Anyone stuck in heavy New Jersey traffic might know how easy it is to become angered by other drivers. Road rage is the name for this hostile behavior behind the wheel. Examples include using obscene gestures, cutting off drivers and honking the vehicle’s horn.
A CBS news report about road rage cited surveys in which half of all drivers admitted to feeling road rage. An anger management counselor and licensed psychologist explained some of the factors that contribute to this aggression. People often have a need to defend their territory; when someone feels that his or her car is threatened, an angry response is possible. The security one might feel while enclosed within their vehicle can also make a person feel powerful, even invincible.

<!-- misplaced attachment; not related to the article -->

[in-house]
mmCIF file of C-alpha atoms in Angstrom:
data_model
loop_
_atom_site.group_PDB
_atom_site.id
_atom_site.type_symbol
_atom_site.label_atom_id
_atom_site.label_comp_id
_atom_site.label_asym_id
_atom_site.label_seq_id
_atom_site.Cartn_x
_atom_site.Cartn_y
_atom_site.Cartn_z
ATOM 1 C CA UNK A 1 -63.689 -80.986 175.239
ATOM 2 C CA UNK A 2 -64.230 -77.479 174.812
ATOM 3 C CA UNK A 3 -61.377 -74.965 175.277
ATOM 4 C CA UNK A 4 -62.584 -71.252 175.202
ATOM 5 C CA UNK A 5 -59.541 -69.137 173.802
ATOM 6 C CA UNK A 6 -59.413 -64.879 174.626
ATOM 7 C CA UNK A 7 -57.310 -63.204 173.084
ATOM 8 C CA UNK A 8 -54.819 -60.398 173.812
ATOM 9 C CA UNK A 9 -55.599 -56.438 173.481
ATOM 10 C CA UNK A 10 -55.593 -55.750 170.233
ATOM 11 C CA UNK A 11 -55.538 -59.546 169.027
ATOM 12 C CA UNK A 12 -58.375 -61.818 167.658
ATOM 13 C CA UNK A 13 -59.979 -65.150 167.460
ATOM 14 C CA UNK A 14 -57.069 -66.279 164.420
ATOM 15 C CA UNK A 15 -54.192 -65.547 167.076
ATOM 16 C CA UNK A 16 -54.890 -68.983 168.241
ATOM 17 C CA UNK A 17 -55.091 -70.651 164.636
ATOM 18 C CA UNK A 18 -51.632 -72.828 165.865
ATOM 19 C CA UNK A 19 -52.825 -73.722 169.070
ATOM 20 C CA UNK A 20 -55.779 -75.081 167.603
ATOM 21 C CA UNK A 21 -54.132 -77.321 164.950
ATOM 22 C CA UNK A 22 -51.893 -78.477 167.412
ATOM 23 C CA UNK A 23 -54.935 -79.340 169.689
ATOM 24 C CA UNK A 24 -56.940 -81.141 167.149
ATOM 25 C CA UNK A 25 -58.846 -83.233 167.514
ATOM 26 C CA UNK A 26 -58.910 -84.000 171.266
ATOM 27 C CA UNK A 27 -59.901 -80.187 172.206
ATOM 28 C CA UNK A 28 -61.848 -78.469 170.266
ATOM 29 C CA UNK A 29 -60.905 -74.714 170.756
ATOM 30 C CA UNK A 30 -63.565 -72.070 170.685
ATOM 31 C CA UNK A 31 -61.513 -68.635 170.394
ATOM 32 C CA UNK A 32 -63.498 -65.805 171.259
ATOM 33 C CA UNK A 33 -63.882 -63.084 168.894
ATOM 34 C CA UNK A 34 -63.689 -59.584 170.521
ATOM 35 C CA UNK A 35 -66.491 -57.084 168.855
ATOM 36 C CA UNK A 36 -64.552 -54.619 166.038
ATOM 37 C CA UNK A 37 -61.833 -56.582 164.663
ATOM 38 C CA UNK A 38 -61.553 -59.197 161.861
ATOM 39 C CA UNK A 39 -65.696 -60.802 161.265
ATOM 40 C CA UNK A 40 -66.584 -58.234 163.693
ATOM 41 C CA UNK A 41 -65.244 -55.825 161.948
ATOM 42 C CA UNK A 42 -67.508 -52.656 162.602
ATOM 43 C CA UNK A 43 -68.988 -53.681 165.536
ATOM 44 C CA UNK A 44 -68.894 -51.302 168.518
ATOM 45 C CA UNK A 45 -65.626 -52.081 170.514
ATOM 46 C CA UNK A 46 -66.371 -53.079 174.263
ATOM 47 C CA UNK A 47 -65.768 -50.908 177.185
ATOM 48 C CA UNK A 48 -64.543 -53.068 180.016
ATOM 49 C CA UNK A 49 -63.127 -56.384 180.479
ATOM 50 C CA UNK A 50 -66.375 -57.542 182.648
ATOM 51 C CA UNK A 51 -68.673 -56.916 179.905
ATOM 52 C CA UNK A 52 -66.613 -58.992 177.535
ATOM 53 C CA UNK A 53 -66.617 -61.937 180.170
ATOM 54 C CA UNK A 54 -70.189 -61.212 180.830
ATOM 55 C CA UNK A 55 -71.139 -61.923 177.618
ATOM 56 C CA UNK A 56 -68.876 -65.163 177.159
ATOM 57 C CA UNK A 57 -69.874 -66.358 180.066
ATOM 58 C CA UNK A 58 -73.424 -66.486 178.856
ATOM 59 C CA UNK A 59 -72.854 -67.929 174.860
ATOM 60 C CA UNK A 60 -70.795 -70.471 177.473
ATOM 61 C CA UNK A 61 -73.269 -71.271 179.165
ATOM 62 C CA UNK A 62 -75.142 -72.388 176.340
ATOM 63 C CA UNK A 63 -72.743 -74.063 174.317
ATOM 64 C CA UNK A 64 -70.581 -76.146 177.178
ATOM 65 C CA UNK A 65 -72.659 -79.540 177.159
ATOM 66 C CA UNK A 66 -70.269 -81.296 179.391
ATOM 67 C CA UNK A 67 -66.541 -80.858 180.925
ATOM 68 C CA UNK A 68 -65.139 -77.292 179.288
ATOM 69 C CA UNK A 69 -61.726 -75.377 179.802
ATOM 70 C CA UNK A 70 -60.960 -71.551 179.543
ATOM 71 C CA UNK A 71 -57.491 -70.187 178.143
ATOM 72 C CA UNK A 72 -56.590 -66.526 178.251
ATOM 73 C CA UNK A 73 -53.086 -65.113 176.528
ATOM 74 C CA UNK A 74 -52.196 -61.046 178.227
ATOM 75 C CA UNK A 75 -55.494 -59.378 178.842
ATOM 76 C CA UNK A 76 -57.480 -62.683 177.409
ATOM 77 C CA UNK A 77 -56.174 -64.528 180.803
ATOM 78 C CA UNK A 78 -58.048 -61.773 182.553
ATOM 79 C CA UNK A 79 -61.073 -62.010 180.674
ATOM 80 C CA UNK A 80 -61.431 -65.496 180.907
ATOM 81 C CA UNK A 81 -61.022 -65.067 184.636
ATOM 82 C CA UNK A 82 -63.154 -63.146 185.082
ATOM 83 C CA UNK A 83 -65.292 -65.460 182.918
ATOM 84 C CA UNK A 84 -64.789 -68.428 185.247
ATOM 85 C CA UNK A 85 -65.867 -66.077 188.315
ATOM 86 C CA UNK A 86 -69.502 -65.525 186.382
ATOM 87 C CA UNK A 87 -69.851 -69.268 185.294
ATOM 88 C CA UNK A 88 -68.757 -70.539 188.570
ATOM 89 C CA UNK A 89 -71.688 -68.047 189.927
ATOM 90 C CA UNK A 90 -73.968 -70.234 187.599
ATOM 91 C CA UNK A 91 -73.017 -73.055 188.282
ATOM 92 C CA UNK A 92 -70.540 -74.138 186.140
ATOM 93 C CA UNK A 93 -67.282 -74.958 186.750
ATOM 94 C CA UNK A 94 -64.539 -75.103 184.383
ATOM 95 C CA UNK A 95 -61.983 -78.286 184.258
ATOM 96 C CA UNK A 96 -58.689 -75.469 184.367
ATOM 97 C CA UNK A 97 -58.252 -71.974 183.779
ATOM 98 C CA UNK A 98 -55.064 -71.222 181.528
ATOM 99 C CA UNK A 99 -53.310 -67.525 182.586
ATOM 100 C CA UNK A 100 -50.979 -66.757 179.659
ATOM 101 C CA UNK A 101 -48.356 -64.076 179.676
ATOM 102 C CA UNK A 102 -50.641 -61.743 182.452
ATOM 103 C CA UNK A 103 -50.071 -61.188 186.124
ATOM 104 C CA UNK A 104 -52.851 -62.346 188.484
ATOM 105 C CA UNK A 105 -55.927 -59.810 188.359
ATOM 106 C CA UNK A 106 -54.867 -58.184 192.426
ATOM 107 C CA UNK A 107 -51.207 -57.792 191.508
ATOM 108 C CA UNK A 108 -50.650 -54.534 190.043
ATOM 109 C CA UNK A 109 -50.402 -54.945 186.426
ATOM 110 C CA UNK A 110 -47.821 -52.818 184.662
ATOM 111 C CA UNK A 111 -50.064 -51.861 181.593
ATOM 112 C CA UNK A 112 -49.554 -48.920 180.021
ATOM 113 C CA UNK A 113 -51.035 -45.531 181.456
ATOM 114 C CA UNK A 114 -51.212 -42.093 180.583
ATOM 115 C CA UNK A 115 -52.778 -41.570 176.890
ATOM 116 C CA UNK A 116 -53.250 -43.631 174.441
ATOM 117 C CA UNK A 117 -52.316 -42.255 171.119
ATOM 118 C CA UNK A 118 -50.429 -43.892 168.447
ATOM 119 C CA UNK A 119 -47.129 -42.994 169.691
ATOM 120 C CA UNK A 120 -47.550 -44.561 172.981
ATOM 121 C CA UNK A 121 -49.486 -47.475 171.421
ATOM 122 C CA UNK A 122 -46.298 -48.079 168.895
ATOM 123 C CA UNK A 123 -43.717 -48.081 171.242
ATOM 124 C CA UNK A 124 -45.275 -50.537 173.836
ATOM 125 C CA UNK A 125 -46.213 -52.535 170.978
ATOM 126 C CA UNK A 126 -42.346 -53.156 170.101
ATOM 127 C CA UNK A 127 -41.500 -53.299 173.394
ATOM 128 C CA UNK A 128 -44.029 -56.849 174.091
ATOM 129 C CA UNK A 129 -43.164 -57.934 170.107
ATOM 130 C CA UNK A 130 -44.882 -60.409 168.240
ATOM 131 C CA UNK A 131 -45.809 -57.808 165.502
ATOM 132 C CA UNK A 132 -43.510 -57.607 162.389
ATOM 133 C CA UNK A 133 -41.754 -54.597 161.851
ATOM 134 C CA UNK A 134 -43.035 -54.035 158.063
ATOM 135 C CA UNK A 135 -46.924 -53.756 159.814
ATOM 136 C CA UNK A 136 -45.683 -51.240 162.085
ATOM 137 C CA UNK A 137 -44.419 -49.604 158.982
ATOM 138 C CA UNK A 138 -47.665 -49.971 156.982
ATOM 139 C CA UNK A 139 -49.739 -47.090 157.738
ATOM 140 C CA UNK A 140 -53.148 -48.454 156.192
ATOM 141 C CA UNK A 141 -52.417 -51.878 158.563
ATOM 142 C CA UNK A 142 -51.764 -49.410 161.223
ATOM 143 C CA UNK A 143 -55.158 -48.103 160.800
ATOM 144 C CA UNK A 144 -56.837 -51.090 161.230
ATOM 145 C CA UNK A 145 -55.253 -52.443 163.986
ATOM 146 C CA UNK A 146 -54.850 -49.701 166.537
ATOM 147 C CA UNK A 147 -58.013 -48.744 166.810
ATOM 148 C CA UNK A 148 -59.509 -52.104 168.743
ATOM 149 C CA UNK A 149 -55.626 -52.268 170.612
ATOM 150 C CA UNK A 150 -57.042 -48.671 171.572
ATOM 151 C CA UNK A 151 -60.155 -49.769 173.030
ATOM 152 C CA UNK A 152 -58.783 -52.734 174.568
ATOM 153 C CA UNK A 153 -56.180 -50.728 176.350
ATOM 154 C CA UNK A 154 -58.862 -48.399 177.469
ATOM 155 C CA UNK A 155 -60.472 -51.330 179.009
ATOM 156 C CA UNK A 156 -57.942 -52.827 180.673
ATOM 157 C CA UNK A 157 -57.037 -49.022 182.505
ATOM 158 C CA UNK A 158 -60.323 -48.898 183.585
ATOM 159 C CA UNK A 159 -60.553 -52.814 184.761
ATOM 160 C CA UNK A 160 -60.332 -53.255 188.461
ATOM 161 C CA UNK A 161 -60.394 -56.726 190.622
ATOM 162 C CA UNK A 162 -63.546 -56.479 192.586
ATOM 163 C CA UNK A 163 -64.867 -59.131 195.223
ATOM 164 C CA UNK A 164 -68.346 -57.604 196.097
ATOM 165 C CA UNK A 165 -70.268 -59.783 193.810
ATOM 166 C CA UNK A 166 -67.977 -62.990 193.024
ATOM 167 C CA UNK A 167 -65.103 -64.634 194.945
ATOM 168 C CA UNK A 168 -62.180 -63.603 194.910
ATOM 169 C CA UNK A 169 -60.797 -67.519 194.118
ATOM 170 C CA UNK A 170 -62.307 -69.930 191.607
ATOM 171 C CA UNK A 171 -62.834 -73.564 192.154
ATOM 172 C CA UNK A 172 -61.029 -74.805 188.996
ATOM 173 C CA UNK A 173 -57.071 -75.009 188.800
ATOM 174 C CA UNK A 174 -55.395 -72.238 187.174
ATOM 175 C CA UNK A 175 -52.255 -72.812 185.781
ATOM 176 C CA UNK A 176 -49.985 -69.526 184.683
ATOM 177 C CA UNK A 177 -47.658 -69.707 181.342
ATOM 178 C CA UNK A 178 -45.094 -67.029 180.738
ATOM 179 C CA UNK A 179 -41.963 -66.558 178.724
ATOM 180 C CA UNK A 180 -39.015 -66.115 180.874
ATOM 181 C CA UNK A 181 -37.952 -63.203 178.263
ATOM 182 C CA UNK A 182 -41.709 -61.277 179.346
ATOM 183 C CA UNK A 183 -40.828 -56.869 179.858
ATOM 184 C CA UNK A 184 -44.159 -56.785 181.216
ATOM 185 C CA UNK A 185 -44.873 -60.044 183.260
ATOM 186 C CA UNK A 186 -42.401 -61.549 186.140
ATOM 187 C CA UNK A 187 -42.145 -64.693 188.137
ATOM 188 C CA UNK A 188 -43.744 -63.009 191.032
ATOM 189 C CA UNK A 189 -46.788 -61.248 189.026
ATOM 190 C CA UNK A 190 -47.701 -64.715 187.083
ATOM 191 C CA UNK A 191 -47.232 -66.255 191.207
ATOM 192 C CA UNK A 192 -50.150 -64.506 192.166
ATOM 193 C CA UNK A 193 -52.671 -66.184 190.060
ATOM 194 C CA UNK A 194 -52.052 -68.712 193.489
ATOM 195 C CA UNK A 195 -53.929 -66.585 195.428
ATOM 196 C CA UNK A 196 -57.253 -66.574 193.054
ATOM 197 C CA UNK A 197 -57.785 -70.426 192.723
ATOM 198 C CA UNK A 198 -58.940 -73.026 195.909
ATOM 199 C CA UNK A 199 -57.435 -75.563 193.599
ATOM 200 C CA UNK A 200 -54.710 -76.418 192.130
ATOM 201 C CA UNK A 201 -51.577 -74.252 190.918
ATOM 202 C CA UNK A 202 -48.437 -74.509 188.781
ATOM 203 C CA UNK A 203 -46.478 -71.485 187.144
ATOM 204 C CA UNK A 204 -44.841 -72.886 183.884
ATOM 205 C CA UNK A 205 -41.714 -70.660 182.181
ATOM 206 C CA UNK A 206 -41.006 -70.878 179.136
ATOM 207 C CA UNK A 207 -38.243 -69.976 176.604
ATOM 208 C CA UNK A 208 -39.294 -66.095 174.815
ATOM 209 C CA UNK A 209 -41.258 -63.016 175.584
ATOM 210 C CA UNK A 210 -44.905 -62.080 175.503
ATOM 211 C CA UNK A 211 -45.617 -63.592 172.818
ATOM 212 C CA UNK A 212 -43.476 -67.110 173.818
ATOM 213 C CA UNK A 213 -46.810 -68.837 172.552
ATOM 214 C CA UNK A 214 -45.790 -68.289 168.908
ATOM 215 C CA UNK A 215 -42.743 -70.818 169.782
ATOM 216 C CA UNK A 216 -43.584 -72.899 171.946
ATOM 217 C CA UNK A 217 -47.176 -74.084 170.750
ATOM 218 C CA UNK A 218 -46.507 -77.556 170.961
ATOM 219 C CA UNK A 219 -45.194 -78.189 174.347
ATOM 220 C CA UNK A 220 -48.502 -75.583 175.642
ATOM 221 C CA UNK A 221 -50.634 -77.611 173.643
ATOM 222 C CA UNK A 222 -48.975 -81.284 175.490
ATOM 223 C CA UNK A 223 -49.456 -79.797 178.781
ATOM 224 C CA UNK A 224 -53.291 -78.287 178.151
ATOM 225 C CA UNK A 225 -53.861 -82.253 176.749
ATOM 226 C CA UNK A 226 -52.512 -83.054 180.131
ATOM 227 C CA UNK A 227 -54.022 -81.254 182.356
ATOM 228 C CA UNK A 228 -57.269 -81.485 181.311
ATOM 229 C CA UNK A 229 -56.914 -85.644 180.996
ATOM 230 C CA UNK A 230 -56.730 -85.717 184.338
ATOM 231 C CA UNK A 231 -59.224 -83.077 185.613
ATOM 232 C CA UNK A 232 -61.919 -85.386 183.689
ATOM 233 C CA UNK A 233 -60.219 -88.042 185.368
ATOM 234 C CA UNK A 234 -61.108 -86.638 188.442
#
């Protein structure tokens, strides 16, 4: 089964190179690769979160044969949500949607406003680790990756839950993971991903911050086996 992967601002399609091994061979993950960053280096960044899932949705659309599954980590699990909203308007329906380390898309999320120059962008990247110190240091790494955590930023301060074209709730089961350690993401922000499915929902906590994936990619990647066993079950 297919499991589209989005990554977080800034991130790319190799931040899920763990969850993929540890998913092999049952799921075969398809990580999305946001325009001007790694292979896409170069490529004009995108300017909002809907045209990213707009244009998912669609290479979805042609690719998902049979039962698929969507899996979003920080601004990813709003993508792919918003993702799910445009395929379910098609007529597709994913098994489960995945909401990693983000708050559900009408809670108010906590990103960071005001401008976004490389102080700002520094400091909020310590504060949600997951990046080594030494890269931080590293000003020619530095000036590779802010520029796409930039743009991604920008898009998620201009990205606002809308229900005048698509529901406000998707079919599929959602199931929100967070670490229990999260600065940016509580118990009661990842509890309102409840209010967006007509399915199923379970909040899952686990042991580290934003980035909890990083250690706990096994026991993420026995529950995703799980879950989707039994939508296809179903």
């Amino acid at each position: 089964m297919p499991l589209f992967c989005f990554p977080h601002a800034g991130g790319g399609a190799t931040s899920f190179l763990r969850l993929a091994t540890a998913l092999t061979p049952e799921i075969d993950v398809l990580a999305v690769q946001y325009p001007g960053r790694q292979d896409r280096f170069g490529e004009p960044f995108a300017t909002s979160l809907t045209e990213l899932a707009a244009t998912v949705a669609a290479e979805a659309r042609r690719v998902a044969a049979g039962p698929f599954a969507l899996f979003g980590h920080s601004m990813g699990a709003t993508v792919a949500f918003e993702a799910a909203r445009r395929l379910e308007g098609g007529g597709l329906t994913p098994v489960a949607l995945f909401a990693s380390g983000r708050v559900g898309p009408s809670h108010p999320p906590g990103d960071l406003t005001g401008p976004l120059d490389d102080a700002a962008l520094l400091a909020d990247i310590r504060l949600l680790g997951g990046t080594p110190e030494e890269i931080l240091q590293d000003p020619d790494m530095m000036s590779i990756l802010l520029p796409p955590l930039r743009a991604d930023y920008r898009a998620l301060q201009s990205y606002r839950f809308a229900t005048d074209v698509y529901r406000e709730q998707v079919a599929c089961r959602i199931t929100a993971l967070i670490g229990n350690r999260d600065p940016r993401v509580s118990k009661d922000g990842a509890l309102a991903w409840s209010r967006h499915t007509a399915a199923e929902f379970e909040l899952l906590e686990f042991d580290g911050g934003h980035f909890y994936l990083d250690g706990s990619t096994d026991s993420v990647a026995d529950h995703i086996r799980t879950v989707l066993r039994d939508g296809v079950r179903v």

Psychology also points to the anonymity created for people within their cars. The sense of human connection experienced is face-to-face situations is missing. This lack of connection opens the door to offensive behavior. Anger can become harder to control. Outside of vehicles, people are often able to contain their emotions and behave more appropriately.
These psychological forces can lead to dangerous thinking. The actions of other drivers can become unpredictable when they are enraged.
Aggressive and reckless actions behind the wheel could cause car accidents. When someone is injured in a car crash, he or she might be able to recover compensation for injuries if the other driver failed to show a duty of care while driving. An attorney might be able to identify evidence in an accident report that points to motorist negligence. The assembly of a civil claim and representation in court are other ways an attorney might support an injured person seeking damages.